Since time is a perception, it is also a relative concept that depends on the perceiver. The speed at which time passes varies according to the reference we use to measure it. There is no natural clock in the human body to confirm the passage of time with absolute accuracy. As Lincoln Barnett has stated, “Just as there is no such thing as colour without an eye to discern it, so an instant or an hour or a day is nothing without an event to mark it.” (Lincoln Barnett, The Universe and Dr. Einstein, New York: William Sloane Associates, 1948, p. 40.)
According to Einstein’s general theory of relativity, the speed of time changes according to the velocity of a body and its distance from the center of gravity. As velocity rises, time contracts and is compressed, in such a way as to run slower and eventually approach the point of stopping altogether.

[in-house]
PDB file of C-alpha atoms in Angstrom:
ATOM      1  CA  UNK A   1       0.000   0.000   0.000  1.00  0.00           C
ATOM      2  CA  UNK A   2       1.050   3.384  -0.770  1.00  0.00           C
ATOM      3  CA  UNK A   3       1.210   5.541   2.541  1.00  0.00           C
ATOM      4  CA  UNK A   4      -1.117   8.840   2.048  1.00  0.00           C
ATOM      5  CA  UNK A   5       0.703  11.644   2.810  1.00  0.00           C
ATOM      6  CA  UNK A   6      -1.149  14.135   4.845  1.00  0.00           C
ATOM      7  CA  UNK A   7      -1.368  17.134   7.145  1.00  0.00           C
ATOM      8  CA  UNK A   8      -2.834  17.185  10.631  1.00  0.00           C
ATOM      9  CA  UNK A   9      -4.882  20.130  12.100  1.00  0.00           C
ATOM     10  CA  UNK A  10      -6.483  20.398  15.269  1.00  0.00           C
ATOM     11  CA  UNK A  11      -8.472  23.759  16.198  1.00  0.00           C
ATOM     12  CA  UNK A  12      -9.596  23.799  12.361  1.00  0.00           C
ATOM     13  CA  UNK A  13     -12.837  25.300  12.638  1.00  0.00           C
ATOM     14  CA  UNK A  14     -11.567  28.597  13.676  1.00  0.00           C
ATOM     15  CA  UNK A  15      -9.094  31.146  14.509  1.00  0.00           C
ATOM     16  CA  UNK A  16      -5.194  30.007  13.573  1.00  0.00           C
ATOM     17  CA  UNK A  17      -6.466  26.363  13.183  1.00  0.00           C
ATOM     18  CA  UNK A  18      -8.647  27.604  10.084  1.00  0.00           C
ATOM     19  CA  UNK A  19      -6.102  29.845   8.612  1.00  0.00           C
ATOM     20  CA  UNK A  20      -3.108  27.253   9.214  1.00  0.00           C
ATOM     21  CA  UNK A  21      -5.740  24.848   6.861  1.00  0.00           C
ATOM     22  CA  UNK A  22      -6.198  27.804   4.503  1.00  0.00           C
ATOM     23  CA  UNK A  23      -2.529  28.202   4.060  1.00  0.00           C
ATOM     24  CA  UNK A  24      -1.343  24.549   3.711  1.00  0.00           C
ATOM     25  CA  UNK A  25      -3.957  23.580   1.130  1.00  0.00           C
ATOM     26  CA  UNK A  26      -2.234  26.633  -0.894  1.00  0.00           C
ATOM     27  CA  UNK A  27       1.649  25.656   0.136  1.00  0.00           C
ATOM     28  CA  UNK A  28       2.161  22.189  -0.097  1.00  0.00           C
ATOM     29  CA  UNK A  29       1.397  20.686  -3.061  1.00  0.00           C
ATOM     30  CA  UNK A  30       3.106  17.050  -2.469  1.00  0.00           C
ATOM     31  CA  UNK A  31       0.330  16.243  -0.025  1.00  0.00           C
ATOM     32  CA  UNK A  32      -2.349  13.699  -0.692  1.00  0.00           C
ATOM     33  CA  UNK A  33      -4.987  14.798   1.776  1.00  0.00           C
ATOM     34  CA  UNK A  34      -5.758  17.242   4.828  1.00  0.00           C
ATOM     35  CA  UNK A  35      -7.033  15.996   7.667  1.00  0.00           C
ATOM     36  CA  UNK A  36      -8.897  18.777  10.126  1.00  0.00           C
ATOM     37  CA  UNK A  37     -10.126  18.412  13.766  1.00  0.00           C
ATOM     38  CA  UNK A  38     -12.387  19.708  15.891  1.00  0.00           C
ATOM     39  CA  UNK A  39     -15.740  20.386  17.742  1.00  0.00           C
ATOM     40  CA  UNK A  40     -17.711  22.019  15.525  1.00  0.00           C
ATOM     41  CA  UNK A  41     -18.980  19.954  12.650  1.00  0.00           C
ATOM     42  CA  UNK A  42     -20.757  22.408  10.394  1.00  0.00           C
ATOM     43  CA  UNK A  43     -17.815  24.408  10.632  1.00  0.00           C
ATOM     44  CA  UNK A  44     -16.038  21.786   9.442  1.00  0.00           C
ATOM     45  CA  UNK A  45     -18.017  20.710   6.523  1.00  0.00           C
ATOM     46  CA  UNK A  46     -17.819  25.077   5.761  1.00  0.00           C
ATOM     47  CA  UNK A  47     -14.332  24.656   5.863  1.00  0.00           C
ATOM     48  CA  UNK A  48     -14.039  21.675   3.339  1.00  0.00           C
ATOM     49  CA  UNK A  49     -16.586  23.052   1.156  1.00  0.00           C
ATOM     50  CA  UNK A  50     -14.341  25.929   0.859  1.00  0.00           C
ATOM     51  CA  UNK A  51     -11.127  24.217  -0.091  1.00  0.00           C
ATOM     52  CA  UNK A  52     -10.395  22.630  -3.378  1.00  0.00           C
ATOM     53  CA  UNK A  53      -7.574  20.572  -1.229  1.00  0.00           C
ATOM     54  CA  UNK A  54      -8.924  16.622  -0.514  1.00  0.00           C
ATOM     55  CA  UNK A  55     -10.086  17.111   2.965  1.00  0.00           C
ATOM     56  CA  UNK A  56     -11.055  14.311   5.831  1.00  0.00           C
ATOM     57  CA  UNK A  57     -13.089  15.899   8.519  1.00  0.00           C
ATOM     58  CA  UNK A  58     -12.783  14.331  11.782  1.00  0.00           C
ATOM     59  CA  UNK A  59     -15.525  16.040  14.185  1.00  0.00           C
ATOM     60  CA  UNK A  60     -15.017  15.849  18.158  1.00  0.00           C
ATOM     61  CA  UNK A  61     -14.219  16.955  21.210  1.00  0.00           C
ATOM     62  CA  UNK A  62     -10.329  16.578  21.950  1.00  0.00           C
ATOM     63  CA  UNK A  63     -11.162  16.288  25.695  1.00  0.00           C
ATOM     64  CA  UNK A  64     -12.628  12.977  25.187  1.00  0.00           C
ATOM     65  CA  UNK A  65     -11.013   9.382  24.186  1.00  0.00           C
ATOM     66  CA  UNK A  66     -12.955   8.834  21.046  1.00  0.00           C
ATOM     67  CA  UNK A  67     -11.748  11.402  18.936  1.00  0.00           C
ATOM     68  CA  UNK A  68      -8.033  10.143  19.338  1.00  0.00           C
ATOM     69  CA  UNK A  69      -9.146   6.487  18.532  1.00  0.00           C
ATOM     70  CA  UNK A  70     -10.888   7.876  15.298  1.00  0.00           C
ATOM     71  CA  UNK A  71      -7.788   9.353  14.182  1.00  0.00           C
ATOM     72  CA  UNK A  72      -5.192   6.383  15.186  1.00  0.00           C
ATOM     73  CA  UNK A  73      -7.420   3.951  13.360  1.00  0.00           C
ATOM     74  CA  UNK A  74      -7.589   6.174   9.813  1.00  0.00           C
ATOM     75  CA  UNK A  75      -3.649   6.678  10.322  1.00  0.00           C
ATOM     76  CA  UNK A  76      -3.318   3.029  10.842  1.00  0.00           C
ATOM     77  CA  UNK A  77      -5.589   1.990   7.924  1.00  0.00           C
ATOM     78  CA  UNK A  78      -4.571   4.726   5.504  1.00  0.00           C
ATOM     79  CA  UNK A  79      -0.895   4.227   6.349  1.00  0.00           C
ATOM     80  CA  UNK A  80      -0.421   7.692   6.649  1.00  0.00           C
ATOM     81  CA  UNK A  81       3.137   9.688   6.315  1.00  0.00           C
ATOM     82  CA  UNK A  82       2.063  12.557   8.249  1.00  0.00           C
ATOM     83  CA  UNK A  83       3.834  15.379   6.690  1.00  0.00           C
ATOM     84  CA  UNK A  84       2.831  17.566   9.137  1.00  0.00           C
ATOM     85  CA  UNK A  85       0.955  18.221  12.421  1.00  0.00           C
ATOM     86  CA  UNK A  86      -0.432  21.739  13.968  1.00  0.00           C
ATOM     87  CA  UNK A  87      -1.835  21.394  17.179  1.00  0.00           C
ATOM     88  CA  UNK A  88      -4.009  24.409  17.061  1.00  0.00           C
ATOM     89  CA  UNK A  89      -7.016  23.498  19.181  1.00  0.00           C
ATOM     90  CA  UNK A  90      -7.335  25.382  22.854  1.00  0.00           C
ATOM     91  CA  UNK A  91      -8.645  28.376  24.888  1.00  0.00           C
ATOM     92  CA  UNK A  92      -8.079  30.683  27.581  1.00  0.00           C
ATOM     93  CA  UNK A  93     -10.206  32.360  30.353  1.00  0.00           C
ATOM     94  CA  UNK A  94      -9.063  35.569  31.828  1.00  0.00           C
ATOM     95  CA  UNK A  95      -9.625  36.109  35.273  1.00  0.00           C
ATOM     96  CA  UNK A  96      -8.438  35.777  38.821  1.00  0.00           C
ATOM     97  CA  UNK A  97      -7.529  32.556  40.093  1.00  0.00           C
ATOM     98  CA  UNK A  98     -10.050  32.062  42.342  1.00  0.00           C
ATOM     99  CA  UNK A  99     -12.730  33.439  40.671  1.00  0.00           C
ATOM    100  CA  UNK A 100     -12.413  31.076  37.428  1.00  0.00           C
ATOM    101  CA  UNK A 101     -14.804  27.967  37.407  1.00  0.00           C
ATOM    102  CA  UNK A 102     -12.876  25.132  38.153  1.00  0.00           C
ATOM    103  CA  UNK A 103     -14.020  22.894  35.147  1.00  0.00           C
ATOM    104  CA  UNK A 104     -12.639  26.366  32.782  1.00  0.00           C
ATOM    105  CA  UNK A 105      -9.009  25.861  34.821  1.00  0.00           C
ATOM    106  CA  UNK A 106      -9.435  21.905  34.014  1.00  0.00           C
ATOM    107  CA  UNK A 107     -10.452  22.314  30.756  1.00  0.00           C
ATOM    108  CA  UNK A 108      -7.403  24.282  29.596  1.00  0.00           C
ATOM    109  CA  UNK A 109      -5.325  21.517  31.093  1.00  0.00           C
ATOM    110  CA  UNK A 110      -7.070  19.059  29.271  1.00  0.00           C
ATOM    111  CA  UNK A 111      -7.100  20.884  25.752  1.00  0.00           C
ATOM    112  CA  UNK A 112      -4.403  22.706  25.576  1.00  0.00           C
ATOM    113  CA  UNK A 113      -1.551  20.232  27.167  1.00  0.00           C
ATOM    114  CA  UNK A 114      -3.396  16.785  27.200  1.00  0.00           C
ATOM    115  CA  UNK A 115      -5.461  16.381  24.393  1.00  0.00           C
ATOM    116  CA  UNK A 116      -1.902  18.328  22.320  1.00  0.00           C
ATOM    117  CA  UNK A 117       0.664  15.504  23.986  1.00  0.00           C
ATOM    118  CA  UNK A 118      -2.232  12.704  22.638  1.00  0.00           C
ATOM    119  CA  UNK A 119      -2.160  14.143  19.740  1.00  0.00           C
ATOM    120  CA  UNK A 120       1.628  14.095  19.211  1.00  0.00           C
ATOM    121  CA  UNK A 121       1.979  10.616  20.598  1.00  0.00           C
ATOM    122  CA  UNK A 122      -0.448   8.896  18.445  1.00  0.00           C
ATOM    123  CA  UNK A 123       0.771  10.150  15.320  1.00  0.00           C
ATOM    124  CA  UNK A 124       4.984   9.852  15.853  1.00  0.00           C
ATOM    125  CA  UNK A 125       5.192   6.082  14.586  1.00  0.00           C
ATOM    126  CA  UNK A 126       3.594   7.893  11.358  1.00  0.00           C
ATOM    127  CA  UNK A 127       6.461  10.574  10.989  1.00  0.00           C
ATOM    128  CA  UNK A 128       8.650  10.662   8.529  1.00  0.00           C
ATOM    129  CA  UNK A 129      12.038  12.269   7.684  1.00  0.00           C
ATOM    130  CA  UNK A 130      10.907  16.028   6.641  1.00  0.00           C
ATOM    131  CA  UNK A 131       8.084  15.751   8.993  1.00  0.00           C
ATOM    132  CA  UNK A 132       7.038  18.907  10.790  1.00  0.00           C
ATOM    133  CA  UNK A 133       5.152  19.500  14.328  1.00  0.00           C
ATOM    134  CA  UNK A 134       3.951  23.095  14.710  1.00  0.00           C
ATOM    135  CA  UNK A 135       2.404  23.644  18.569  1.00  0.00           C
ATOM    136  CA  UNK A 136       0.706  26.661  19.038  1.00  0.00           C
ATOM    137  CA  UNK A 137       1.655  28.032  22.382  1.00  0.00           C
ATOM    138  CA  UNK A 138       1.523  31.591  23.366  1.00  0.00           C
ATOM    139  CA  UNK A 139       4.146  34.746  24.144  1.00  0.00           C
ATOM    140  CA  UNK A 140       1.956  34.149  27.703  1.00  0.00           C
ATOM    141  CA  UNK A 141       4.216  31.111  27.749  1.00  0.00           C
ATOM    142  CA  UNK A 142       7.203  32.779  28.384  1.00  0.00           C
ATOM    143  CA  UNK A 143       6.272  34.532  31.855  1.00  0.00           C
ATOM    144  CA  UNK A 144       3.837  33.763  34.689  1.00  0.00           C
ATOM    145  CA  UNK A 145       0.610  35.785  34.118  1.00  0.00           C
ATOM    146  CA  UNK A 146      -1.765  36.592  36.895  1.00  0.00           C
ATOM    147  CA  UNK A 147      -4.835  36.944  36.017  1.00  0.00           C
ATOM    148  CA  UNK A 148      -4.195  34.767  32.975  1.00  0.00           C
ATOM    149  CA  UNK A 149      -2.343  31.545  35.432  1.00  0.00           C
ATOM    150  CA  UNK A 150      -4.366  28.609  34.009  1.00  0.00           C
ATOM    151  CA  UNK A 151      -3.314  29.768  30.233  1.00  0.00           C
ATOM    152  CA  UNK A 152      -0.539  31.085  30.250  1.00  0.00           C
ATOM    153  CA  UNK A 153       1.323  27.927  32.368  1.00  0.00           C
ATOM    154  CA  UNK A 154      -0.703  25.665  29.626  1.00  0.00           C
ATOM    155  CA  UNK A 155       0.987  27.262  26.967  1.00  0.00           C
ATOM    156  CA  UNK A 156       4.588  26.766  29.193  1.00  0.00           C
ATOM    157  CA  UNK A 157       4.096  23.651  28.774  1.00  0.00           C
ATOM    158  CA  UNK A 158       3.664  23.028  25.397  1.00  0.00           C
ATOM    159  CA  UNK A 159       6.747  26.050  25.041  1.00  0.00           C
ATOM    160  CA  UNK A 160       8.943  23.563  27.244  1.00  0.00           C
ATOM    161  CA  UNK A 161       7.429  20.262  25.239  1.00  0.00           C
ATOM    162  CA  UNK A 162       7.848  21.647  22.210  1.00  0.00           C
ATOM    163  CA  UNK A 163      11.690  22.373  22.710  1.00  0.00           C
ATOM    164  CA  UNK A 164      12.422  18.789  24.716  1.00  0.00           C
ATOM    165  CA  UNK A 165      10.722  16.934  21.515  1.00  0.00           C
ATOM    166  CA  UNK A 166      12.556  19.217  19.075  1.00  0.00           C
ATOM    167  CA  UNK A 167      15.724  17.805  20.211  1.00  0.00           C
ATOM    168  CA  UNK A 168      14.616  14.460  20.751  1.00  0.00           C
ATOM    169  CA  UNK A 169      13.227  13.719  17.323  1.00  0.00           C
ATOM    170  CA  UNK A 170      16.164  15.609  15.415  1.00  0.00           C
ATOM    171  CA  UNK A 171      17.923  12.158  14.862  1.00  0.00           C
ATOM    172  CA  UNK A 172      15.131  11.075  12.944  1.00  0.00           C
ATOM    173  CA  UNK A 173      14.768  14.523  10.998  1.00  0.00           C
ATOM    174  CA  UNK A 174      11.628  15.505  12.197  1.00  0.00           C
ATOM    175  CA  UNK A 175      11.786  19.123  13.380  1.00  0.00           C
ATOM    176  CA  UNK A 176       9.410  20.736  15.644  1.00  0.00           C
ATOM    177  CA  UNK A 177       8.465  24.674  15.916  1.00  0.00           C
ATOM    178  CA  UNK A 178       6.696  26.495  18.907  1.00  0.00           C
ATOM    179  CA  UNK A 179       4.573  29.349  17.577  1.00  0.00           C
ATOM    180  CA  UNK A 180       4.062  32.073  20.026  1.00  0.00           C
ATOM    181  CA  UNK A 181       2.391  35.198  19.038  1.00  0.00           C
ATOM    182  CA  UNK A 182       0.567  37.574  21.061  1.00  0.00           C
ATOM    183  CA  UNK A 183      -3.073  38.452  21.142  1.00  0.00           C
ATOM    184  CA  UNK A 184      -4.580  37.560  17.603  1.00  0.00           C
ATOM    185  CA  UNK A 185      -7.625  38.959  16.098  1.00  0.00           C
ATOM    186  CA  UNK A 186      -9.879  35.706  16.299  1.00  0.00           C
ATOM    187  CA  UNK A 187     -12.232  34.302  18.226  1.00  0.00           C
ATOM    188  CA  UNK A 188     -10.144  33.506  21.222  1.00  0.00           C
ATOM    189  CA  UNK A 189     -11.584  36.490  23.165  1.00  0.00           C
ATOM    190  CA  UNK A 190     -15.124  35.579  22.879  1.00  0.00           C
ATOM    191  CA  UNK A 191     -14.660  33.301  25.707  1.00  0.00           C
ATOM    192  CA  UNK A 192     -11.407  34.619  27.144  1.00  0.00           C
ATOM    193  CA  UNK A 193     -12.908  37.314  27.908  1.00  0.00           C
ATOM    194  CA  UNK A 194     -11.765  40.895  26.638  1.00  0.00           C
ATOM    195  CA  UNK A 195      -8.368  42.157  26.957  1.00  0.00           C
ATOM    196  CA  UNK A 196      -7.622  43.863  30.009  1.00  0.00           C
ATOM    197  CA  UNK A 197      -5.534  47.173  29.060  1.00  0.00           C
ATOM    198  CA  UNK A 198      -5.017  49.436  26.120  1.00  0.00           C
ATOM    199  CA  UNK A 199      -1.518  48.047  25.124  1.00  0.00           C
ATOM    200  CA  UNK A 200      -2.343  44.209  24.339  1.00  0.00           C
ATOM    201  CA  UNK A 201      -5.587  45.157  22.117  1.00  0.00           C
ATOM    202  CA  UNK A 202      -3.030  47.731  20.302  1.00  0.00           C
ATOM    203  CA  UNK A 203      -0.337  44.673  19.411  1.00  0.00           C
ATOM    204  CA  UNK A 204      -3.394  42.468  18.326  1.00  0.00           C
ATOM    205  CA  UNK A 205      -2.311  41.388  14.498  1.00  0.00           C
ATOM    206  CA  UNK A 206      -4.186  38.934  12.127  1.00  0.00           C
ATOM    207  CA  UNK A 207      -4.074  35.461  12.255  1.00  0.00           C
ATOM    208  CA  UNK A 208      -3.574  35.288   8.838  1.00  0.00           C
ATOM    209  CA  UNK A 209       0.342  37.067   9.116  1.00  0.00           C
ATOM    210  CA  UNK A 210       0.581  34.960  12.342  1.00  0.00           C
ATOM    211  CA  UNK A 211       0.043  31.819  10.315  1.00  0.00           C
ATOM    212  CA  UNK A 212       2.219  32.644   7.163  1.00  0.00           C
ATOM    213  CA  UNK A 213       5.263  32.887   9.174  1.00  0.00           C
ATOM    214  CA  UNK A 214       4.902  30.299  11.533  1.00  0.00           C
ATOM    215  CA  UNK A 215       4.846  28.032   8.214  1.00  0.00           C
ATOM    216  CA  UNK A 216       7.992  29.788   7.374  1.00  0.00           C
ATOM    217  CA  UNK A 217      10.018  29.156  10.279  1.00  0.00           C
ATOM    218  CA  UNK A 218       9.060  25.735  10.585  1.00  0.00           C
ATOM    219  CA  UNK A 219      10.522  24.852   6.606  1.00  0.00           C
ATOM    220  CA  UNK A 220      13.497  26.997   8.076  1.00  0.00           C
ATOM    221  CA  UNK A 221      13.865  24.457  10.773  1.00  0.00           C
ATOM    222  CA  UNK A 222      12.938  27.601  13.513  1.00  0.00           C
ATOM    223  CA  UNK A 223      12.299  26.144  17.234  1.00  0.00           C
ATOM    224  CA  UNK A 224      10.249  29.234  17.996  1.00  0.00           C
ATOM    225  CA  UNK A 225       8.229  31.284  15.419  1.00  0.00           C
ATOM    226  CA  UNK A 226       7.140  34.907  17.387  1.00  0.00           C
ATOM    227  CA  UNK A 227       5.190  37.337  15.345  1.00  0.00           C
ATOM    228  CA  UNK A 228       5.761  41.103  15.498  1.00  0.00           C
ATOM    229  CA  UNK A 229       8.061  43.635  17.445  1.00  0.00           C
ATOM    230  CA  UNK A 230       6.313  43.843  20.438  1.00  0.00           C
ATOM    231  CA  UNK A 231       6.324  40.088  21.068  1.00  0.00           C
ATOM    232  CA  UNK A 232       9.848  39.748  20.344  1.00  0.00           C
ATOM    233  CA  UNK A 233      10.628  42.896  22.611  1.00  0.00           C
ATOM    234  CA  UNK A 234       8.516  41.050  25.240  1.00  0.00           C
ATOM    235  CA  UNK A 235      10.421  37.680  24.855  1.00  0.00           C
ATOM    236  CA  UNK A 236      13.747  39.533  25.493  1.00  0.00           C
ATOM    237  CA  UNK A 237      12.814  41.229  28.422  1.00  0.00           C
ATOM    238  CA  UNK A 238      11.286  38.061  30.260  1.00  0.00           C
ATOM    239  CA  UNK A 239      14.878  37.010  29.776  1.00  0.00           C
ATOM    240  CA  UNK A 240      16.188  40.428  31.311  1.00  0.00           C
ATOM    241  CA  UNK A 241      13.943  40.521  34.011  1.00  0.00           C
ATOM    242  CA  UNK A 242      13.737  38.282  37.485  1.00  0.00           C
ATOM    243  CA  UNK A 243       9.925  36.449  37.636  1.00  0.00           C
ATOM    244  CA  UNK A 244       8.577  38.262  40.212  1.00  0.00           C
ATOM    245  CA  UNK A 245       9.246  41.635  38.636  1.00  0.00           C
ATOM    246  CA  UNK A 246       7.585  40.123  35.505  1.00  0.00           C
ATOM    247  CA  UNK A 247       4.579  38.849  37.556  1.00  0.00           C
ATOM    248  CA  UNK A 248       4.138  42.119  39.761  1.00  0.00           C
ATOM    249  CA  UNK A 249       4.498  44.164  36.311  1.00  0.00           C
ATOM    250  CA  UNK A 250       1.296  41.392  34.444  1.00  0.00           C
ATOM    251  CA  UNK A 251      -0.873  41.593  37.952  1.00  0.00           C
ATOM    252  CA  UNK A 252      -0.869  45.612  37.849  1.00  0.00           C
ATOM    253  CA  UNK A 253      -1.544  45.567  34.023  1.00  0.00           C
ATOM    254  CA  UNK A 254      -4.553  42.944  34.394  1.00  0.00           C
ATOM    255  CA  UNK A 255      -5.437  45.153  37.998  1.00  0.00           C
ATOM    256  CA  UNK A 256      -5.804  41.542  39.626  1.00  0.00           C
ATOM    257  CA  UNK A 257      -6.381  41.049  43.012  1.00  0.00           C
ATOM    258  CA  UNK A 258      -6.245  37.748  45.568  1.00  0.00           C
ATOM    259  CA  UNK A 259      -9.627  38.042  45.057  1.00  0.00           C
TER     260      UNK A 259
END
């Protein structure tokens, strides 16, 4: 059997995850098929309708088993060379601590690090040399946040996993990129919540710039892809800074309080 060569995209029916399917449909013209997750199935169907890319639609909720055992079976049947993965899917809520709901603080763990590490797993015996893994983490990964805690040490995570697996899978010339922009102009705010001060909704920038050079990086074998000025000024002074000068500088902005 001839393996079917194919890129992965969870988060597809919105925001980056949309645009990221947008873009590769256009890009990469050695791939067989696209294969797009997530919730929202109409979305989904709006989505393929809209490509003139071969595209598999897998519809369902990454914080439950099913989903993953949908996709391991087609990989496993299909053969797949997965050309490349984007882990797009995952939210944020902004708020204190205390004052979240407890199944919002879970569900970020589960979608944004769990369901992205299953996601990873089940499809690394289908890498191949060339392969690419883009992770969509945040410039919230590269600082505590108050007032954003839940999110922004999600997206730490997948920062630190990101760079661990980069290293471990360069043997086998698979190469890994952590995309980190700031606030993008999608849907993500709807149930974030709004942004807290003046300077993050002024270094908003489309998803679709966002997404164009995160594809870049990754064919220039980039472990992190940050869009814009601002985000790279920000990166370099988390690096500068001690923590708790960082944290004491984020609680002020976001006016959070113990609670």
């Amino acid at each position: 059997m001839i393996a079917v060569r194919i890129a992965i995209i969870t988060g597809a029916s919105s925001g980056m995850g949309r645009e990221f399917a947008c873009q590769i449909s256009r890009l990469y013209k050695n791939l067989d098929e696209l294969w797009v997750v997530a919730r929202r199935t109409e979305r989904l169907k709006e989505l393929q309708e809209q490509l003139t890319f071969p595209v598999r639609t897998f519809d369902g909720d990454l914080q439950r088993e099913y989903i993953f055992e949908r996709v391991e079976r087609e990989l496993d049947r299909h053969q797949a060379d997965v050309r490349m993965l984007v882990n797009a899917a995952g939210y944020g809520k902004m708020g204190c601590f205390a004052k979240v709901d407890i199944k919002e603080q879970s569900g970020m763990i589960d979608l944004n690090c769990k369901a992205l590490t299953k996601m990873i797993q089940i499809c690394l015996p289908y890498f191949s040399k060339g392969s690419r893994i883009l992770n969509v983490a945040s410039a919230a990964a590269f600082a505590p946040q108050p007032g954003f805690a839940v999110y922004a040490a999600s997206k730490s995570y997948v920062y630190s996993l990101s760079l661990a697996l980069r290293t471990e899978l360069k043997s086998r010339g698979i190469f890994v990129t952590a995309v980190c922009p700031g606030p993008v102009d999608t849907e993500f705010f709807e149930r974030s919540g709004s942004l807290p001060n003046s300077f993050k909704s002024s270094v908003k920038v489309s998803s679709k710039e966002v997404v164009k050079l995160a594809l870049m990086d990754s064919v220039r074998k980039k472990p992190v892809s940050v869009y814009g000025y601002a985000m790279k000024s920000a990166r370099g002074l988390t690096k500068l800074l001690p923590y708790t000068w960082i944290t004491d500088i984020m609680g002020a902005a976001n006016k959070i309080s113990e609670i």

The passage of time is merely a sensation created for us. Since we perceive it in this way, we think that what we do takes place within a temporal process. The fact is that we always live in the present “moment.” The concept of passing time is illusory.
Mathematical physicist Roger Penrose of the University of Oxford has won countless awards for his work on perception. He gave this reply to a question by the host on a radio program:
Physicist: We have this subjective feeling, that time goes by. But physicists would argue this is just an illusion.
Roger Penrose: Yes. I think physicists would agree that the feeling of time passing is simply an illusion, something that is not real. It has something to do with our perceptions. (http://www.fortunecity.com/emachines/e11/86/flowtime.html)